Dissecting a COVID QR Code

June 8, 2021

Categories: Random , Tags: Software, COVID

While I was in the pub recently, at a Puzzled Pint (opens new window) event, I looked across the table at a New Zealand QR code image (used for scanning your location into the COVID tracking app) and wondered what data was encoded in the image. Thankfully, with the wonders of modern technology, it was pretty simple to disassemble the data there and then on my phone.

I first took a picture of the QR code:

Hotel Waterloo QR Code

Then I searched online for a QR code reader, and found one (opens new window) pretty quickly. The website had no problems reading my picture of the QR code, and gave me this parsed output:


I then searched for a Base64 decoder, as I was pretty sure that the text after NZCOVIDTRACER: was Base64 (opens new window) encoded (using the upper and lower case alphabet A-Z and a-z, digits 0-9 and two extra characters). The site I found had a domain name that really did state plainly what it does: base64decode.org (opens new window). Plugging the text into that site gave me the following JSON data:

{"gln":"9429300359822","opn":"Hotel Waterloo and Backpackers","adr":"1 Bunny Street\nPipitea\nWellington","ver":"c19:1","typ":"entry"}

This data structure appears to be fairly self-explanatory. Here's a formatted version of the data, with the field names replaced with what it appears each field is used for:

	"gln": "<Unique QR code identifier>",
	"opn": "<Location name>",
	"adr": "<Location address - (\n) means a newline>",
	"ver": "<Version of this QR code - in this case COVID 19 version 1>",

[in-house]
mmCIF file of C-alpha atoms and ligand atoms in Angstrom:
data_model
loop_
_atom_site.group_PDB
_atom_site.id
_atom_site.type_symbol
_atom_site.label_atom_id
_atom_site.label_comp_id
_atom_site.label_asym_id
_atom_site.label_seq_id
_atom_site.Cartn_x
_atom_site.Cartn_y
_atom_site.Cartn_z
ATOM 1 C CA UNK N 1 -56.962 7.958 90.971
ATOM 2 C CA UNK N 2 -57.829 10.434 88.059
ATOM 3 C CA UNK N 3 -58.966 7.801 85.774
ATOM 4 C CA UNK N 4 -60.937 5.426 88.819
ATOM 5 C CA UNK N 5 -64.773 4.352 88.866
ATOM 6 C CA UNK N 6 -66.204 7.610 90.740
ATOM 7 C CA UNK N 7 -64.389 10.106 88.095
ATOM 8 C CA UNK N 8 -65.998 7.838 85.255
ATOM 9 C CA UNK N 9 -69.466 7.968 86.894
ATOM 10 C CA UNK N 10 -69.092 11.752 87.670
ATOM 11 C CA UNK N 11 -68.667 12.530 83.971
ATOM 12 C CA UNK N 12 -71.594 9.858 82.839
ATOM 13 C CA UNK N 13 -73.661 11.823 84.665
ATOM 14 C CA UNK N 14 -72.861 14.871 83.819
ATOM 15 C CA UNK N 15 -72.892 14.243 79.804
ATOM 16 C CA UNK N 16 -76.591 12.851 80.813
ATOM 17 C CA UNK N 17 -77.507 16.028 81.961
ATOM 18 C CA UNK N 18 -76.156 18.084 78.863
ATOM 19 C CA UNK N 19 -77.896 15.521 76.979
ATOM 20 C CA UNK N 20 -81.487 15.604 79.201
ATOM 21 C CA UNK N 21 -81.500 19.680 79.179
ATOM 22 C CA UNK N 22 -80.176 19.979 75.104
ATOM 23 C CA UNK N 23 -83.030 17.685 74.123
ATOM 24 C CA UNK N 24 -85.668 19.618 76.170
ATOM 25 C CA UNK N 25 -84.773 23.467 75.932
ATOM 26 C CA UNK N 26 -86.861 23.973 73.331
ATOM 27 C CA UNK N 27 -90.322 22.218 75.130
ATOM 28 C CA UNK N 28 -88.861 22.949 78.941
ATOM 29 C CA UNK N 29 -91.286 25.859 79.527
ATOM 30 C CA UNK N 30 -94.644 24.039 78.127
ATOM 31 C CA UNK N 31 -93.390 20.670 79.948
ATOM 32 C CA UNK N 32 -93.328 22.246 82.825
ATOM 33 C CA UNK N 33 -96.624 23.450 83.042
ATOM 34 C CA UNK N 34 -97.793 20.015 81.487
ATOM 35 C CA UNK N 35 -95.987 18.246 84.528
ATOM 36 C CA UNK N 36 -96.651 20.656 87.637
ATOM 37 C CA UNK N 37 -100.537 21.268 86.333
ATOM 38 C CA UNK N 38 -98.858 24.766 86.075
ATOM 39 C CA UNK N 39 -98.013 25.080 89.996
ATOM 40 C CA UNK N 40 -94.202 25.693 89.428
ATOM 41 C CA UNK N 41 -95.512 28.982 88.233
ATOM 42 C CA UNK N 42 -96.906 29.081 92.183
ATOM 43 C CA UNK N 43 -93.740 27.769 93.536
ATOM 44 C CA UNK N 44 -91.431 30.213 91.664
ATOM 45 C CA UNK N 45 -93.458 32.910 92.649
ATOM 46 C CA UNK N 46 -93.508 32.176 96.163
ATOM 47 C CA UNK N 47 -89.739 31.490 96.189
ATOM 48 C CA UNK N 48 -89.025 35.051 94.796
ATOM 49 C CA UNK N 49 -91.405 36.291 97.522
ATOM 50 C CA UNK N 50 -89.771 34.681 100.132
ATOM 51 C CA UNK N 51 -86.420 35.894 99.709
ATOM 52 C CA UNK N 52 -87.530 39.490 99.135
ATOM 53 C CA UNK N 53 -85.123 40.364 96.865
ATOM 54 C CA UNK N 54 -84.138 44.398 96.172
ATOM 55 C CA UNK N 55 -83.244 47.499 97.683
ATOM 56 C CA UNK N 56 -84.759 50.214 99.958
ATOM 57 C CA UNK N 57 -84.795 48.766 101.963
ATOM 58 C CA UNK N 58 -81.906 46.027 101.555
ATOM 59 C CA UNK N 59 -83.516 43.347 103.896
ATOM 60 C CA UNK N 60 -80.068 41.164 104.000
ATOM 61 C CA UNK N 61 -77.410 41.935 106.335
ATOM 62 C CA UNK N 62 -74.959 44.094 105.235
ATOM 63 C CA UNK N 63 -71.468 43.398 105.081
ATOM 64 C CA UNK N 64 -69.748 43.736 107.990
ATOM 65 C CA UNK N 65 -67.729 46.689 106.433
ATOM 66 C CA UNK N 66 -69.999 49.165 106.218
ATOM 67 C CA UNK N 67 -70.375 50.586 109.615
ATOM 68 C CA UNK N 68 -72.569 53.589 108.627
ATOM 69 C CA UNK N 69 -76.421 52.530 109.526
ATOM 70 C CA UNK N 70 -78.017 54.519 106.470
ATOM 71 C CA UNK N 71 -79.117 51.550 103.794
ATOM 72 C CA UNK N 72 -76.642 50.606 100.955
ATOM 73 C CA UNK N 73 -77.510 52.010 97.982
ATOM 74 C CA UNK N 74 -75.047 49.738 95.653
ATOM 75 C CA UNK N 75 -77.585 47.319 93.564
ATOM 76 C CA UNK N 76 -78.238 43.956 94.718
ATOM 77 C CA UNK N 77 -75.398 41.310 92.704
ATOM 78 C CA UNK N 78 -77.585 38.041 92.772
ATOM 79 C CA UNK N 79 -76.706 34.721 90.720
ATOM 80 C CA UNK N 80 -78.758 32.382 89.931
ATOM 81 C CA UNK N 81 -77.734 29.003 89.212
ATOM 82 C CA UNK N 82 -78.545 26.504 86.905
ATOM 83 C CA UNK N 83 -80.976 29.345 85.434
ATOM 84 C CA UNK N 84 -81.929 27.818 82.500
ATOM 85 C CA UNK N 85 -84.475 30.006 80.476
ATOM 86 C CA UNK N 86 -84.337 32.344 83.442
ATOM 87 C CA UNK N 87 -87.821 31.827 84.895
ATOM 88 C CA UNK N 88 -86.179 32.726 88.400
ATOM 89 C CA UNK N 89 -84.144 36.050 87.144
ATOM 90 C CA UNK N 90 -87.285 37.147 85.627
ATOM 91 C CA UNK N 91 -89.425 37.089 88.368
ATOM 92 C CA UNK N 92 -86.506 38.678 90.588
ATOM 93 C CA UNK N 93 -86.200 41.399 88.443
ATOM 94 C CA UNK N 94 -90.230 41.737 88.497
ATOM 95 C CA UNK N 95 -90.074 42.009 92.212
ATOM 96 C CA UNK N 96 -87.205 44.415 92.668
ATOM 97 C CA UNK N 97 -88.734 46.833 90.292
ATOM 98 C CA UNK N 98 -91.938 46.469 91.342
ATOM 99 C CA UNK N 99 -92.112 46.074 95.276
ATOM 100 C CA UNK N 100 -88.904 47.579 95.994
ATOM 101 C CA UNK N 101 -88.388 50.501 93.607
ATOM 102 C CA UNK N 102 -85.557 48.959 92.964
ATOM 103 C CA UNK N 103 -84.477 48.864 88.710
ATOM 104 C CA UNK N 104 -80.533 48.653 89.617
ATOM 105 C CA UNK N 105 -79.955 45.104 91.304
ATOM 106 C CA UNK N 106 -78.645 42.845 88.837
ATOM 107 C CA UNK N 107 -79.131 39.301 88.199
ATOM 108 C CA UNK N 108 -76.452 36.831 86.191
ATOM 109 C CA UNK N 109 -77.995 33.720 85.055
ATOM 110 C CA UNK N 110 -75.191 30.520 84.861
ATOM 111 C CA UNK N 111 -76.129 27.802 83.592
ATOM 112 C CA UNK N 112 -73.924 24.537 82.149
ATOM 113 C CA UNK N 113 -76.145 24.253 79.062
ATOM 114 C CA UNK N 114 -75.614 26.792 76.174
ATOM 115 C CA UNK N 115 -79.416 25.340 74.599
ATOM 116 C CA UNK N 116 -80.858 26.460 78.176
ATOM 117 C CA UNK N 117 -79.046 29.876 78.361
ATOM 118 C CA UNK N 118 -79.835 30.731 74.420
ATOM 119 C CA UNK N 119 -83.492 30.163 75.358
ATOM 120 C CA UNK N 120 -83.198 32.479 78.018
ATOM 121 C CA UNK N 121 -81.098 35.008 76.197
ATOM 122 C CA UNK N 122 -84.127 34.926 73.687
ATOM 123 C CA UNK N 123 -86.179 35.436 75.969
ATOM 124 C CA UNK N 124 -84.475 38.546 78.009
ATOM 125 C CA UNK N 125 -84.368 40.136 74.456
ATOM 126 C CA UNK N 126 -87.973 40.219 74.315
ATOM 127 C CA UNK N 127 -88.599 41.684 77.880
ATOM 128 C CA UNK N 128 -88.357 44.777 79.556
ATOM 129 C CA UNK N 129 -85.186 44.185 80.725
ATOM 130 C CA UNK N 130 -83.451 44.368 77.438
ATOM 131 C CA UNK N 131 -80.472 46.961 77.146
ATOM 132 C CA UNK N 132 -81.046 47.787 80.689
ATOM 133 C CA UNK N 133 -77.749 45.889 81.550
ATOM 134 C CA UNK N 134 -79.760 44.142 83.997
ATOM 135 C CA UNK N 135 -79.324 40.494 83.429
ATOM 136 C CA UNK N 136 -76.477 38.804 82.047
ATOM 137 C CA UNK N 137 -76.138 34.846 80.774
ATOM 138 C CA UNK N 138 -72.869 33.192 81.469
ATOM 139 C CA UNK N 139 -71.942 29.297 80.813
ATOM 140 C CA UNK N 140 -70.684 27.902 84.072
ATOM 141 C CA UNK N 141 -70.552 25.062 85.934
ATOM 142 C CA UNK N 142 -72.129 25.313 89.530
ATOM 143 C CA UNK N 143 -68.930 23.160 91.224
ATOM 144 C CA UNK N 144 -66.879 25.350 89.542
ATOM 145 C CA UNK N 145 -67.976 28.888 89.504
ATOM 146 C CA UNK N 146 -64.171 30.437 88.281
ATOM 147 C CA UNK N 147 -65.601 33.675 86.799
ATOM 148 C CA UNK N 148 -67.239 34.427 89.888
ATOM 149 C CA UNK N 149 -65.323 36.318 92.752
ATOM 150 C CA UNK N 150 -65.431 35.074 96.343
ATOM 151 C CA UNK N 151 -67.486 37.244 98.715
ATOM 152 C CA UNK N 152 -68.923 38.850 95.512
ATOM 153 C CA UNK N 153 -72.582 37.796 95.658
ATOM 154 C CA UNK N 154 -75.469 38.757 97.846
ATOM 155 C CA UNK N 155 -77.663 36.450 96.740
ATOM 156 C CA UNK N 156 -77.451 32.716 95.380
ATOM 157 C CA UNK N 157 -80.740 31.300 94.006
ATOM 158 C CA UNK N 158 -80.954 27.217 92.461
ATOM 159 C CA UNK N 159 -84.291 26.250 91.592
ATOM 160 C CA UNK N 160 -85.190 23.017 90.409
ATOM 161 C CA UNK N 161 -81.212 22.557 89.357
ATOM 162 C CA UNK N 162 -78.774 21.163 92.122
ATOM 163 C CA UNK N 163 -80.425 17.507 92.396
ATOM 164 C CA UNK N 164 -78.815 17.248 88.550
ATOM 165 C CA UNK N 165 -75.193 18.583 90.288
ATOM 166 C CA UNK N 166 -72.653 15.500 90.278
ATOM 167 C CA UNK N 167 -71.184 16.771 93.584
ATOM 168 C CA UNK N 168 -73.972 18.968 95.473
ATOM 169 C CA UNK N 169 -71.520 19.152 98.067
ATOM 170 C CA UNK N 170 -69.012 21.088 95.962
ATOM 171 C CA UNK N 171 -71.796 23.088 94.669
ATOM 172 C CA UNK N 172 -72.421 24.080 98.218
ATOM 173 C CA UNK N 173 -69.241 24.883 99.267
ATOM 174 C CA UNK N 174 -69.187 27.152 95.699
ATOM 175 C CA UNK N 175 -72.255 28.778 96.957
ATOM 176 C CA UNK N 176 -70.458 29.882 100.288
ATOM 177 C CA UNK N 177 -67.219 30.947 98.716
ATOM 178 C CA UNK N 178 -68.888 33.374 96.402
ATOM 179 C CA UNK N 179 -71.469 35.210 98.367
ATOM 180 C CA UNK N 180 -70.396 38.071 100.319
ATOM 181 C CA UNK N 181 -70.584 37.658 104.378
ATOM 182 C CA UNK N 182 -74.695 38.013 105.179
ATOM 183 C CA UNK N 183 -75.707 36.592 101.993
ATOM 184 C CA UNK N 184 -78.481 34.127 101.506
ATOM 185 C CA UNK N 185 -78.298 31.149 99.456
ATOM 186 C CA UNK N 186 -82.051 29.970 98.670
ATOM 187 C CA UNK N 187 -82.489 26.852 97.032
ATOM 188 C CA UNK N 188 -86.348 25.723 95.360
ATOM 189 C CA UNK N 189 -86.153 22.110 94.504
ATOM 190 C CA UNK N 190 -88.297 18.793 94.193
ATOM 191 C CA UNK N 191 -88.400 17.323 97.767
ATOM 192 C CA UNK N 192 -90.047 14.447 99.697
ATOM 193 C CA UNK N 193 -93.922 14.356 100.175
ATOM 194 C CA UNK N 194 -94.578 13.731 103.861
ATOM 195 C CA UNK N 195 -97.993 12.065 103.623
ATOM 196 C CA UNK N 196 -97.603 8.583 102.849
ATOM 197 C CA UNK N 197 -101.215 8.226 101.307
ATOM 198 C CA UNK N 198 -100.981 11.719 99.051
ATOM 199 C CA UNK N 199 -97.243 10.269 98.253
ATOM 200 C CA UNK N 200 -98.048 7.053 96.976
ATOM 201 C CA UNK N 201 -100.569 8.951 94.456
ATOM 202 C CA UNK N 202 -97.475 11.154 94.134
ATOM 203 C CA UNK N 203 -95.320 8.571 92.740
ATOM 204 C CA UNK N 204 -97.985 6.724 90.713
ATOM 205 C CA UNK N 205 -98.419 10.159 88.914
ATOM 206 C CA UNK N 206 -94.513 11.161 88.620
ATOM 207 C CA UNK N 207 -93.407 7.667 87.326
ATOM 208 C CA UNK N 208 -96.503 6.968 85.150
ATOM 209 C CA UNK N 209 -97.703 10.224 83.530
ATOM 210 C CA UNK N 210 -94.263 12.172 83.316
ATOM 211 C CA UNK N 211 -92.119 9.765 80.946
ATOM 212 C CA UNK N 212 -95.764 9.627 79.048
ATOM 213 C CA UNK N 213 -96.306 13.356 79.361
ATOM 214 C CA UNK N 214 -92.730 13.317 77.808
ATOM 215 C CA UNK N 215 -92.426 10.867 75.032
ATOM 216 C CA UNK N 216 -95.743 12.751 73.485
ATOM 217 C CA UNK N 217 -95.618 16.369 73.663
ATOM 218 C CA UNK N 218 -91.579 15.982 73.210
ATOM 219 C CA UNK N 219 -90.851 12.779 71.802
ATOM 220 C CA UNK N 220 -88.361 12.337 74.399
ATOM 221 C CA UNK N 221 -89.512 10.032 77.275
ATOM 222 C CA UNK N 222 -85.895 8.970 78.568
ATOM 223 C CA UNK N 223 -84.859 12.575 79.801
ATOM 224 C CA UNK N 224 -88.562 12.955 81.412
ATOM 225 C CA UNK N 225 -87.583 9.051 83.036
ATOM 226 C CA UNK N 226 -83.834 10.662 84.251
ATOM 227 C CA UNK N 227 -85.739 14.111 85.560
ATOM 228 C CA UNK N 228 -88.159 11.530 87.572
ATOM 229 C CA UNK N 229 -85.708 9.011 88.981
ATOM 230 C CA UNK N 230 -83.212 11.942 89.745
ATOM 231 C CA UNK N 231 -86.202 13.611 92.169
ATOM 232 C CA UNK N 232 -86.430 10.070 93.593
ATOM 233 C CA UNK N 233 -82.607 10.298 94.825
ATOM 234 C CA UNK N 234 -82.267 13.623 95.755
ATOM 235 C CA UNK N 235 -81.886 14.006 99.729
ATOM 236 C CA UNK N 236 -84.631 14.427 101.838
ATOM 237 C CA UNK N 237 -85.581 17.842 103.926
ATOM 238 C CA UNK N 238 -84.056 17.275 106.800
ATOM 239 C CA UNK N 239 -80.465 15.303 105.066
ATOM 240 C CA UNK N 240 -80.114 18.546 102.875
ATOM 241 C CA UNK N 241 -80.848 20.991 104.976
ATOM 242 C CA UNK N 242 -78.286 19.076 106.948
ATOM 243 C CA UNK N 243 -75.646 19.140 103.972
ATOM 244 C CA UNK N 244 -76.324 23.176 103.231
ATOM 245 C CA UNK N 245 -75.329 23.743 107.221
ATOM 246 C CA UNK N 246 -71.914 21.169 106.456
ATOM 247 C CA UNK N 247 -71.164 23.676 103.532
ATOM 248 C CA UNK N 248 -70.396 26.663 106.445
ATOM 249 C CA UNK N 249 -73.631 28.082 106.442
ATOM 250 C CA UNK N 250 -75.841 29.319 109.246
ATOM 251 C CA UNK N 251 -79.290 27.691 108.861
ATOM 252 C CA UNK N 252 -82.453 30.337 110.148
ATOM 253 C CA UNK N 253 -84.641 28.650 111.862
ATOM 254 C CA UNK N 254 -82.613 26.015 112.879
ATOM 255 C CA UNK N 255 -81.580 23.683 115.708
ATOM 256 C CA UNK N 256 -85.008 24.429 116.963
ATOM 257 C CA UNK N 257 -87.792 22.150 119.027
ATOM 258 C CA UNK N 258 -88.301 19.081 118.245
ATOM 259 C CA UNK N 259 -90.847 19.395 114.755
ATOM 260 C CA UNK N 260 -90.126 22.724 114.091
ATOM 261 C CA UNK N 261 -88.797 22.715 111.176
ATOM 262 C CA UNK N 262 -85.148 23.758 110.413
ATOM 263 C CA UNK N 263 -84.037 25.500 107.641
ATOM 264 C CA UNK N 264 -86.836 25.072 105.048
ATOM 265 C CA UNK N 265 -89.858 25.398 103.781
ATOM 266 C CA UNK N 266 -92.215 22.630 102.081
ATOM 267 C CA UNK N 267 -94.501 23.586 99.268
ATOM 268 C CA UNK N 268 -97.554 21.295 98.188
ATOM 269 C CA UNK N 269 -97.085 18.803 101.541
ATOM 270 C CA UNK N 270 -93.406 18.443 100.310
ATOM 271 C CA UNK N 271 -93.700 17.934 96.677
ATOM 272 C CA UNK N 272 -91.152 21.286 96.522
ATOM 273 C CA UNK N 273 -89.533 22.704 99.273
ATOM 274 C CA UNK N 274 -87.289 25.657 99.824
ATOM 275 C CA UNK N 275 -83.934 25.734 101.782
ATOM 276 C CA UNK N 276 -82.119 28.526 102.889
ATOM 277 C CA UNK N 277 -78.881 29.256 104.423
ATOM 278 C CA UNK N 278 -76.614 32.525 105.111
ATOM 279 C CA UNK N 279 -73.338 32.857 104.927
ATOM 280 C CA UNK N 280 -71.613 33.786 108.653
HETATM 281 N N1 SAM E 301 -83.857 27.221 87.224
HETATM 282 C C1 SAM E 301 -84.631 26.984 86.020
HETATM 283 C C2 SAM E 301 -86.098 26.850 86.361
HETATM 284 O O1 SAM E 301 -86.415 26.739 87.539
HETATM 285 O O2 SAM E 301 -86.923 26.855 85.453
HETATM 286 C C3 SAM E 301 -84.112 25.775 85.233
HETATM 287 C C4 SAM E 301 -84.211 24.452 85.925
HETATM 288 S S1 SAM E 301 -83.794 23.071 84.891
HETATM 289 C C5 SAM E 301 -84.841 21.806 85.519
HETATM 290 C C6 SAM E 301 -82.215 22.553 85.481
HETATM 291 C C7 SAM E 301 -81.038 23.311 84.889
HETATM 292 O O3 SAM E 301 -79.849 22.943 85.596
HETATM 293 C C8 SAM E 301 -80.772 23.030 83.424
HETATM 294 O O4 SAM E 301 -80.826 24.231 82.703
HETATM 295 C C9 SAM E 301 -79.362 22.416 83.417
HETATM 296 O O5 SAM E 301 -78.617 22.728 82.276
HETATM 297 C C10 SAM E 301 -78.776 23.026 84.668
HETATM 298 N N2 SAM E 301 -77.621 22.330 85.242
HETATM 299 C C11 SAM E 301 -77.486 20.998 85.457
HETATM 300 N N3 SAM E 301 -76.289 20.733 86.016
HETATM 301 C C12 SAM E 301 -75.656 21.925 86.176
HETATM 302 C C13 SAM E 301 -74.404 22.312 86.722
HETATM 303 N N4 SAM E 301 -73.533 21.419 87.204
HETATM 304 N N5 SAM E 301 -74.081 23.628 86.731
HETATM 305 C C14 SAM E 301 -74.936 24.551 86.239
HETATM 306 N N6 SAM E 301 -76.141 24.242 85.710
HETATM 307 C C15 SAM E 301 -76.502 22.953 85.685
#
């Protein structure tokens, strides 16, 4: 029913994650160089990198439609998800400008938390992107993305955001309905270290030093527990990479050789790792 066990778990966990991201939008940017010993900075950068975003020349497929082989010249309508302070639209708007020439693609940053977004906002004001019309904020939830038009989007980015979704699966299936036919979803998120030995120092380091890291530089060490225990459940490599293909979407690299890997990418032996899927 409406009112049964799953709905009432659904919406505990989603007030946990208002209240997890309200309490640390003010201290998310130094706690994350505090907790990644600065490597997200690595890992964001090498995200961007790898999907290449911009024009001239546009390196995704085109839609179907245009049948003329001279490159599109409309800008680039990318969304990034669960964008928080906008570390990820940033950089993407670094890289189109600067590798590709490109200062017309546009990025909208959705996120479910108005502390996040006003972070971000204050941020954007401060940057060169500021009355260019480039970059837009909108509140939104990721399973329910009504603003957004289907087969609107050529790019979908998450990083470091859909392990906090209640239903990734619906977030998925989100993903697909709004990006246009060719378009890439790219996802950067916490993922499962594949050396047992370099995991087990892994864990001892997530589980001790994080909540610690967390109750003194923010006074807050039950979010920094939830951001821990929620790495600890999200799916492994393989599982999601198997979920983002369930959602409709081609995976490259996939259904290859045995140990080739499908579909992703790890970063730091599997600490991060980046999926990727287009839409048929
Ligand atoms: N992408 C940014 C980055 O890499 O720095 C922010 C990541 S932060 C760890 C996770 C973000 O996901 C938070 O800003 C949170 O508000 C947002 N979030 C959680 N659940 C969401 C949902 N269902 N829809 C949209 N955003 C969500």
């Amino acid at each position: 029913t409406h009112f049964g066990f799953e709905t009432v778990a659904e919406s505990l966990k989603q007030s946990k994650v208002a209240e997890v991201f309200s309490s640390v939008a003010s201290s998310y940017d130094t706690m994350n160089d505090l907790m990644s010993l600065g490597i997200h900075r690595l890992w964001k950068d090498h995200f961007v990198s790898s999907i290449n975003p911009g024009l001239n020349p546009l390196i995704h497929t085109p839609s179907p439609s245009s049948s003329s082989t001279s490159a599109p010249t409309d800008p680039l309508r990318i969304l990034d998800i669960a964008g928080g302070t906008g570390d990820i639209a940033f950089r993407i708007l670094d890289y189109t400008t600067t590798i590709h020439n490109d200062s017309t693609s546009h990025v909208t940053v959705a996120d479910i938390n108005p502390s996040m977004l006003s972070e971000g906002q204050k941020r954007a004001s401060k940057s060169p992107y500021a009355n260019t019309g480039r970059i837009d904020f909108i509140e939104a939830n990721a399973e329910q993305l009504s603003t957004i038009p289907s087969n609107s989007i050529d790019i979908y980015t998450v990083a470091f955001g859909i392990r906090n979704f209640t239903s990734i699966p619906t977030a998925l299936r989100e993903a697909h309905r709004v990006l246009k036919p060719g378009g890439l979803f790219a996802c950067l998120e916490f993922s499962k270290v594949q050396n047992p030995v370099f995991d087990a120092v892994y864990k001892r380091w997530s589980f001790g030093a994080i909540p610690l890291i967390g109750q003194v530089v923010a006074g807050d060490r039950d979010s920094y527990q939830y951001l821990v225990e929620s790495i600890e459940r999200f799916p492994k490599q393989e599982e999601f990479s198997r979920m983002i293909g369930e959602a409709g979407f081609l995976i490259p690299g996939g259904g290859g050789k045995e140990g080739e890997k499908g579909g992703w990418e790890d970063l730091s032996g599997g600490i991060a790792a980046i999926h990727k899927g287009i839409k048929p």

"typ": "<Yype of code - maybe indicating location, e.g. entry, bar, bathrooms>"

We can see from this that there's nothing nefarious going on with the QR code. It simply uses a custom URI scheme that the app registers with the phone - NZCOVIDTRACER: - which is like HTTP:, HTTPS:, FTP: and other protocols that we're more used to seeing. Then, once the URI has launched the COVID tracer app, it feeds the app the Base64 encoded text. The app will decode the text into JSON, and then it's easy for it to read the fields inside. This data allows the phone app to display the location and address even if the phone's not connected to the internet, although presumably when relaying this information to a server it would only need to send the unique ID (gln), along with some other data (the date/time the QR code was scanned, and possibly GPS coordinates just in case the QR code is in the wrong place - although I half expect the app wouldn't send that particular piece of data, as people are sometimes wary about sharing GPS location data).

I like that they've future proofed this to an extent with the version - this scheme could easily be re-used for future unknown events that might cause us to have to scan in, such as inv:5 for the fifth wave of an alien invasion.